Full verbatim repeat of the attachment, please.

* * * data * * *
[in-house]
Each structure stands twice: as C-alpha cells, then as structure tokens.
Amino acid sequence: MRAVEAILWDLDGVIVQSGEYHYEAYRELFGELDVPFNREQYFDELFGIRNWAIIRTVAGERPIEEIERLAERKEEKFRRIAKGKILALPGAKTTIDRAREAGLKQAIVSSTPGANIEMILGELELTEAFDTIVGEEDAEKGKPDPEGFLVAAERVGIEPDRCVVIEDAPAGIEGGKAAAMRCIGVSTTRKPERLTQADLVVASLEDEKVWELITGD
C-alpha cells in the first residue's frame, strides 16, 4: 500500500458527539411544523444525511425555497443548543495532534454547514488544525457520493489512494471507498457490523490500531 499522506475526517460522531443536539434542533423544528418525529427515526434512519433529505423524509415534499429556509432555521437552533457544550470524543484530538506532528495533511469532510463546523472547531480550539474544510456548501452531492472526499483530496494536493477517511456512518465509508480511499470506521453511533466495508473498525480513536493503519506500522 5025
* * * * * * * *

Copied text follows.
[in-house]
Each structure stands twice: as C-alpha cells, then as structure tokens.
Amino acid sequence: MRAVEAILWDLDGVIVQSGEYHYEAYRELFGELDVPFNREQYFDELFGIRNWAIIRTVAGERPIEEIERLAERKEEKFRRIAKGKILALPGAKTTIDRAREAGLKQAIVSSTPGANIEMILGELELTEAFDTIVGEEDAEKGKPDPEGFLVAAERVGIEPDRCVVIEDAPAGIEGGKAAAMRCIGVSTTRKPERLTQADLVVASLEDEKVWELITGD
C-alpha cells in the first residue's frame, strides 16, 4: 500500500458527539411544523444525511425555497443548543495532534454547514488544525457520493489512494471507498457490523490500531 499522506475526517460522531443536539434542533423544528418525529427515526434512519433529505423524509415534499429556509432555521437552533457544550470524543484530538506532528495533511469532510463546523472547531480550539474544510456548501452531492472526499483530496494536493477517511456512518465509508480511499470506521453511533466495508473498525480513536493503519506500522 5025